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The other day I was contacted by a group representing Lenovo who told me that they were interested in having me review a computer of theirs.  I’ve done this sort of thing before and was already excited, but the email just got better and better.  In a nutshell, they think they have a great computer for the education space and wanted to have some educators put it through it’s paces.  They sent me a Lenovo ThinkCentre M90z without an expiration date, with the expectation that I’ll share out how I use it.  No problems there, right up my alley.  But the best part is…  they’re giving me the chance to give a second identical unit to give to a Teach42 reader!

Yeah, you read that right.  Details are forthcoming, but rest assured, a computer exactly like the one in this post will be given away to one of you.  How?  That’s all shaping up (pun intended) and I’m not quite ready to give out details yet, but you’ll find out soon.

In the meantime, I tried to figure out how I could best make use of this machine in my own life AND figure out the best ways it would fit into the educational space.  The obvious answer just happened to be on my lap as I was reading the initial email…  my own little digital native, Aiden.  We decided to let him have a nicer computer than my wife and I have and see how it works for him.

I’ll be honest, having spent quite a bit of time in the realm of early childhood, computers are a tricky subject for me.  I think there’s tremendous value in using them with kids, but the input devices are not well suited to them.  Mice are a challenge to kids who are still developing fine motor skills and the keyboard is just a place to smash fists into.  And that’s why the feature I was most excited about with this machine is the 23″ multitouch display!  I couldn’t wait for Aiden to get his hands on it (pun intended), especially since he’s had extensive experience with the iPhone and iPad.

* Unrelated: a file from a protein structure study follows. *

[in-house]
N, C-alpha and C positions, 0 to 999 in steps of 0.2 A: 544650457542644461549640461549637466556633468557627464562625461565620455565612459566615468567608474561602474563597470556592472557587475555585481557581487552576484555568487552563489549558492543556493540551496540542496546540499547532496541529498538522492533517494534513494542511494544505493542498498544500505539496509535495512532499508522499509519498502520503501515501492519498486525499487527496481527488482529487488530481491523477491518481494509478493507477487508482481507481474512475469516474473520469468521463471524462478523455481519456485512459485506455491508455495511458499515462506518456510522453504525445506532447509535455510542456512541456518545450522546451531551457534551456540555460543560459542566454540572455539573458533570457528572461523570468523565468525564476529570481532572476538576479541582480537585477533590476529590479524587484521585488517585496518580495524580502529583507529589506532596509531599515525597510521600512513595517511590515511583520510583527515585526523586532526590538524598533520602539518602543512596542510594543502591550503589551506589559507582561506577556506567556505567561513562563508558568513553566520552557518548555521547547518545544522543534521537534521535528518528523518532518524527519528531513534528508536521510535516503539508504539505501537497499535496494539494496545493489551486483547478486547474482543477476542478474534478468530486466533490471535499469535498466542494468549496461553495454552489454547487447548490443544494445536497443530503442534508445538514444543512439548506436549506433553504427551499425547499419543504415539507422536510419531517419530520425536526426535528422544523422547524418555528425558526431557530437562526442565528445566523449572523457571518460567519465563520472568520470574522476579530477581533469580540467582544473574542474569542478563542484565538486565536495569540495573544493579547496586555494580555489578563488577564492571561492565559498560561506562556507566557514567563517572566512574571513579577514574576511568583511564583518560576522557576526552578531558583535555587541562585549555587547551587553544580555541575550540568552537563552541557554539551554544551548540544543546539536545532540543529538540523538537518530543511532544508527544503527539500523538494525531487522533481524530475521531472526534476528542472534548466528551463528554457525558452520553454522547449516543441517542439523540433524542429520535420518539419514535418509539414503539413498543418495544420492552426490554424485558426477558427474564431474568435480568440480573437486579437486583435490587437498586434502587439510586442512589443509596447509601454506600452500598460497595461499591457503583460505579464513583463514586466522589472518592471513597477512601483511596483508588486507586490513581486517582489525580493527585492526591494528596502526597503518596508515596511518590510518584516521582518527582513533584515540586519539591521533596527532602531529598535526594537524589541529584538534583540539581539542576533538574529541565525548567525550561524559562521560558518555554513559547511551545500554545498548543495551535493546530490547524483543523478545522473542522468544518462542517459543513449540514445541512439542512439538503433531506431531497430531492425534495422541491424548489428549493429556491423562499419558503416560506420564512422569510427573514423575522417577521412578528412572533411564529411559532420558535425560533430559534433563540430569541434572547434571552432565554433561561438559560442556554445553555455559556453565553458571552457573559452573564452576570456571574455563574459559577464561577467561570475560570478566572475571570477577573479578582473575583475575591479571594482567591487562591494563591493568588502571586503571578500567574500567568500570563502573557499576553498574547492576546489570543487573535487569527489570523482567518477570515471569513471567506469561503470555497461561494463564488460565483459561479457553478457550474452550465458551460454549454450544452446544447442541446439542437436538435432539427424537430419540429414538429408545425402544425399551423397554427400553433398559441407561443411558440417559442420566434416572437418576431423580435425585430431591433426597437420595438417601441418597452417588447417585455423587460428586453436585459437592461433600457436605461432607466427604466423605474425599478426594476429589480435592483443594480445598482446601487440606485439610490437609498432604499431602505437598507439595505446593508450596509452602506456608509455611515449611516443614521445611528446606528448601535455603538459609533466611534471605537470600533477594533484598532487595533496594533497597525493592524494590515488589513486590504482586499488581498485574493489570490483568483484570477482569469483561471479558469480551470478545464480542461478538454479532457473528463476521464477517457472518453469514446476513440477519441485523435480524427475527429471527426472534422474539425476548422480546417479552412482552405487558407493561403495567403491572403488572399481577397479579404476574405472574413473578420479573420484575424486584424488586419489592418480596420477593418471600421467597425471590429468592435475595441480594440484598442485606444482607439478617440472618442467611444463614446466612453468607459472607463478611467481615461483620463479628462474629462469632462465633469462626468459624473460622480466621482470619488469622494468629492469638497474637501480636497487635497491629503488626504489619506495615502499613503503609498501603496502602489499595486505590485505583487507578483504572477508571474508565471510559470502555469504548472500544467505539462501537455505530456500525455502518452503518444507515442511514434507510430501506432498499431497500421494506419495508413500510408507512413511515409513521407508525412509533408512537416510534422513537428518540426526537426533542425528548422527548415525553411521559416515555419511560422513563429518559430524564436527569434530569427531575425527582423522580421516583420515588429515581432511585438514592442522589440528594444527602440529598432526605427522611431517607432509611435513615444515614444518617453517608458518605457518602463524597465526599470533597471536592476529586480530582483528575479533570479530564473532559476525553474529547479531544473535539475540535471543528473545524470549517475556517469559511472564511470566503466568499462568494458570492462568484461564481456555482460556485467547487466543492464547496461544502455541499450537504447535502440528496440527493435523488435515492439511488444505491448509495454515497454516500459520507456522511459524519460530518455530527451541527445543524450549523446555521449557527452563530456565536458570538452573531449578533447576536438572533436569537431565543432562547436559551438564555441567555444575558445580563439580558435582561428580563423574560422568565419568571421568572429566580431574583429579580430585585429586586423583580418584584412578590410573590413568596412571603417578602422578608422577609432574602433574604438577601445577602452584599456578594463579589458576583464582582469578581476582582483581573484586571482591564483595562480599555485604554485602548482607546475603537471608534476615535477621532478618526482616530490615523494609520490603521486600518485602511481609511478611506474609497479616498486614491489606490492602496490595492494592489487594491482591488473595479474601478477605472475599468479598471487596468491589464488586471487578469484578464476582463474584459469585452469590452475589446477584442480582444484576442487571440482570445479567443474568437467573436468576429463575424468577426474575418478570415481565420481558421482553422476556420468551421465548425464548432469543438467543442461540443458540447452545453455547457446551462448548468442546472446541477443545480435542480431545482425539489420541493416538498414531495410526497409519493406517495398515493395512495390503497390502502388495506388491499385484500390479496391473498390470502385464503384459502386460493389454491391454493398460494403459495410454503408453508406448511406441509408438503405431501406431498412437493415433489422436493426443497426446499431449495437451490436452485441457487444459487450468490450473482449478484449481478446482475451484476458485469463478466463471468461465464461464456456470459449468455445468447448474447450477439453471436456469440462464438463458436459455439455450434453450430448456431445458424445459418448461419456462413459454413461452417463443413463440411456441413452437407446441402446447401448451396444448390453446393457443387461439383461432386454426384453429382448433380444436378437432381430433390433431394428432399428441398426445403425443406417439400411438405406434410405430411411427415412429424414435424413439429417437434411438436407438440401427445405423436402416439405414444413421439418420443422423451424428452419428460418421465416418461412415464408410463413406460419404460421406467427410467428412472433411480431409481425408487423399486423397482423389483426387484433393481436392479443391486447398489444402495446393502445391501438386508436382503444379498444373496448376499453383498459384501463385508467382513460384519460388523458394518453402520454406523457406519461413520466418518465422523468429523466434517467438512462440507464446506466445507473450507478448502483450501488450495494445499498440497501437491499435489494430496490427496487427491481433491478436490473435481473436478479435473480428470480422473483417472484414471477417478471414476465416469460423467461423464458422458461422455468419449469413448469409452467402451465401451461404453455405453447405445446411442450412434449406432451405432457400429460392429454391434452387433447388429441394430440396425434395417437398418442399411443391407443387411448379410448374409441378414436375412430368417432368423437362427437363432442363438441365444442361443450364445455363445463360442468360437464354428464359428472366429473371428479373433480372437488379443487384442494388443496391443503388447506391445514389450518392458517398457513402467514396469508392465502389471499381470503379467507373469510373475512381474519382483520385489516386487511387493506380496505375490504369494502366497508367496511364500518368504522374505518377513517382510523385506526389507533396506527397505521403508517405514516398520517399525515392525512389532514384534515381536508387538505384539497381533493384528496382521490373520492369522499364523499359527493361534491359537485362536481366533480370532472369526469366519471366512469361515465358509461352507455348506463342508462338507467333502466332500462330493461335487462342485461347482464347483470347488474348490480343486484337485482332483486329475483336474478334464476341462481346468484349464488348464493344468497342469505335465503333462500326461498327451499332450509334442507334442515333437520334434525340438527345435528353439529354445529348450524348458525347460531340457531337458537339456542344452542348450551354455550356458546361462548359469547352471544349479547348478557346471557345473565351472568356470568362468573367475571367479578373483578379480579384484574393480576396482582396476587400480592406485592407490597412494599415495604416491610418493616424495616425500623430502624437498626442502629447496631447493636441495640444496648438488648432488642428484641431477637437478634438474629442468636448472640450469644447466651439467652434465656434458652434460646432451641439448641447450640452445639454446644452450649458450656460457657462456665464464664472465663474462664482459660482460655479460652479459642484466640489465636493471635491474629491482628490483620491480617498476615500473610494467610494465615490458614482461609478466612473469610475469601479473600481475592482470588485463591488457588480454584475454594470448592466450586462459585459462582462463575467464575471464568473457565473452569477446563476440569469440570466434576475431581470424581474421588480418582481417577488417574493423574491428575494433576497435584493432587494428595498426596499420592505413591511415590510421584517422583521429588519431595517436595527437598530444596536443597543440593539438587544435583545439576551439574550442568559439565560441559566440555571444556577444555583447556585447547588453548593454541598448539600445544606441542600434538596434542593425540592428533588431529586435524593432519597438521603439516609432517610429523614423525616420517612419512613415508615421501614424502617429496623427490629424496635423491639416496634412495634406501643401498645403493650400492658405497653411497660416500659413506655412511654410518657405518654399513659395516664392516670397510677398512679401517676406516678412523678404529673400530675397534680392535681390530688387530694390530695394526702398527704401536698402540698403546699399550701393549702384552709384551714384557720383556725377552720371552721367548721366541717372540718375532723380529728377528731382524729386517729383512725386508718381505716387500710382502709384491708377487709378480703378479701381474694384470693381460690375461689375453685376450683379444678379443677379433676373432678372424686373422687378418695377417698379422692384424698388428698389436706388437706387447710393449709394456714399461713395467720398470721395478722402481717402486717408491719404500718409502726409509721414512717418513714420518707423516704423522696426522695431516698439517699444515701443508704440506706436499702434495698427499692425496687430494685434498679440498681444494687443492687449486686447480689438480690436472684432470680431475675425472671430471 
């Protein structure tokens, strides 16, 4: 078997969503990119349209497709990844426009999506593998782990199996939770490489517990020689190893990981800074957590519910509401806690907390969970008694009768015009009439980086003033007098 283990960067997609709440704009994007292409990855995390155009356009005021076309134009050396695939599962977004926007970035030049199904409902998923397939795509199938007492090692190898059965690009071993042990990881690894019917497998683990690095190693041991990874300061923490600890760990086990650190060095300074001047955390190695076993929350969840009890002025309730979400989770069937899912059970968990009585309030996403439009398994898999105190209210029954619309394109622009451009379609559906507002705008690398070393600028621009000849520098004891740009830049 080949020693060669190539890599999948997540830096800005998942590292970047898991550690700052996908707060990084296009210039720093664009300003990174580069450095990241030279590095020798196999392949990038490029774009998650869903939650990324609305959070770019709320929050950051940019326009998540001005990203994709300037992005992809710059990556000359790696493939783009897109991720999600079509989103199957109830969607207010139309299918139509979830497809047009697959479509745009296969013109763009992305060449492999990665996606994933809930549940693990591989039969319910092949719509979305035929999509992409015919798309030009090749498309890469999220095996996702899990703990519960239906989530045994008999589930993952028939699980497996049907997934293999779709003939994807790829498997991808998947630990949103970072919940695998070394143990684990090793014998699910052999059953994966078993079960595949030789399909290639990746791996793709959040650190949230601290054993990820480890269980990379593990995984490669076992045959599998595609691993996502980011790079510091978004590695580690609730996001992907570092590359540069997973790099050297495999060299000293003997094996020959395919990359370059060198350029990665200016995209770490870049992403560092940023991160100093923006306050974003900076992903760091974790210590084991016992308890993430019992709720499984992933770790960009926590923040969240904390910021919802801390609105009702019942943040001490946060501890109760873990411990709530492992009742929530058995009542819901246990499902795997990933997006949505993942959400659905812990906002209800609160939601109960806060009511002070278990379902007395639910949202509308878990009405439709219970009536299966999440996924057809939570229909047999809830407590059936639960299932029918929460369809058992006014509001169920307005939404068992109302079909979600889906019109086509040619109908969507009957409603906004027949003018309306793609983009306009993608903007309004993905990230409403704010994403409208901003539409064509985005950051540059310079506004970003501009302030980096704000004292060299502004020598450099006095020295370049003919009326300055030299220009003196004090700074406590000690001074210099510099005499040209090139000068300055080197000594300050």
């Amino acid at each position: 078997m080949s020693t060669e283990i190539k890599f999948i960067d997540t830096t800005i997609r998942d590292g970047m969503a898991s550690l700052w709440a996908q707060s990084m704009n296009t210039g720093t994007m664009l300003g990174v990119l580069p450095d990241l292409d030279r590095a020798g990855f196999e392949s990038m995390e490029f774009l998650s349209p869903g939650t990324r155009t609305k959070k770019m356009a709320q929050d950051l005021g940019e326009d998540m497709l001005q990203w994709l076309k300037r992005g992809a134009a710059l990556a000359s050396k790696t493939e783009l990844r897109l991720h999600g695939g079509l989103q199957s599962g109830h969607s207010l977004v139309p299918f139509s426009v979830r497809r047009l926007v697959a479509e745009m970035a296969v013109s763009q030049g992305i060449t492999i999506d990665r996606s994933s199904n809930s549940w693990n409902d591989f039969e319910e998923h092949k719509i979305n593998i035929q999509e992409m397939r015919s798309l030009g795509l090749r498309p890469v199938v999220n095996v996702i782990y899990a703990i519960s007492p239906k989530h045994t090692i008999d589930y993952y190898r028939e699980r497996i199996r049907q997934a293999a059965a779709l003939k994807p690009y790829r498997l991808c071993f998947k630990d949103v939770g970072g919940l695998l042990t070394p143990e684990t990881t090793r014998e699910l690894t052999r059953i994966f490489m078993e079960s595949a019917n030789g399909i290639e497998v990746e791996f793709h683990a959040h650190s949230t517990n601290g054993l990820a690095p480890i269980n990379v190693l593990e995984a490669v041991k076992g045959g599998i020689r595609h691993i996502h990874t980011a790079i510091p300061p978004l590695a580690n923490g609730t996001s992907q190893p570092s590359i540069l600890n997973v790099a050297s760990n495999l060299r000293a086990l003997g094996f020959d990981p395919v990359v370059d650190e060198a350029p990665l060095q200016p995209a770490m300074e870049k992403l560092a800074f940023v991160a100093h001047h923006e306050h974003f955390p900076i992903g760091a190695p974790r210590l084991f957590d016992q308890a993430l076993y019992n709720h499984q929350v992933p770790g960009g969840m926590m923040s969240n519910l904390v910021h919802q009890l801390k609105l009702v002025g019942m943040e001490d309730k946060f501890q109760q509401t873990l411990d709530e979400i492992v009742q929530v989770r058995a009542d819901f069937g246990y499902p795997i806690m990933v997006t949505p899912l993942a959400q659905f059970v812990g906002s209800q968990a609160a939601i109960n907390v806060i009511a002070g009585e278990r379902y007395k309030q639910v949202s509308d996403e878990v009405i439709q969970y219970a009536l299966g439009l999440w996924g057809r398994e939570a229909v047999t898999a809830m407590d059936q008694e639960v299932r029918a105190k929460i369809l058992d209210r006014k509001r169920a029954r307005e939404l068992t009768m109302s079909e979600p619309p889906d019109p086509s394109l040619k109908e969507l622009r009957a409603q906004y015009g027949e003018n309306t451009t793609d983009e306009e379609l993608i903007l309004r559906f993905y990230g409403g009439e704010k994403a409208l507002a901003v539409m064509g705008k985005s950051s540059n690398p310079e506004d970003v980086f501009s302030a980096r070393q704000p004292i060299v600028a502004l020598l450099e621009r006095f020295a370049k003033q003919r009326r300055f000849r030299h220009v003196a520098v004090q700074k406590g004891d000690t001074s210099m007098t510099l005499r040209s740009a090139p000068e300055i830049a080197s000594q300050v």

A week or so ago, the computer arrived and I figured since it was going to be ‘his’ computer, I’d let Aiden help unbox it.  I can’t speak for you, but I guess I had no idea just how big a 23″ screen is.  I’ve gotten used to laptops, where a 17″ screen is considered to be huge.  This thing was massive.  Interestingly though, the box wasn’t.

Aiden breaks open the box

I’ve unboxed a slew of computers.  I was fully expecting to pull off the ‘upside down box pull’ maneuver to get the machine out.  So I was rather surprised to see a couple of straps and find that the entire computer would be pulled from the box in an oversized bag, the likes of which we might take to the farmers market.  Definitely unique way to do it and made it really easy to get the computer set up.

We'll see this bag again at the farmers market

The other thing I’m used to is a massive pile of cables and pieces.  Power cable for computer, power cable for monitor, monitor vga cable, two or three speaker cables, mouse cable, keyboard cable, ethernet cable, and who knows what else.  This computer had four things.  Power cable, Keyboard, Mouse… and the computer.  That’s it.  It seemed almost too simplistic.  But no need for everything else.  It’s an all in one, so no separate monitor.  Built in WiFi so no ethernet.  Plug it into the wall and away we go!

Getting the keyboard out

It seems like the first time you boot up a computer, it always takes forever.  In this respect, it was no different.  Everything needs to get its initial settings and you need to go through Windows setup.  But once that was done, we were all set.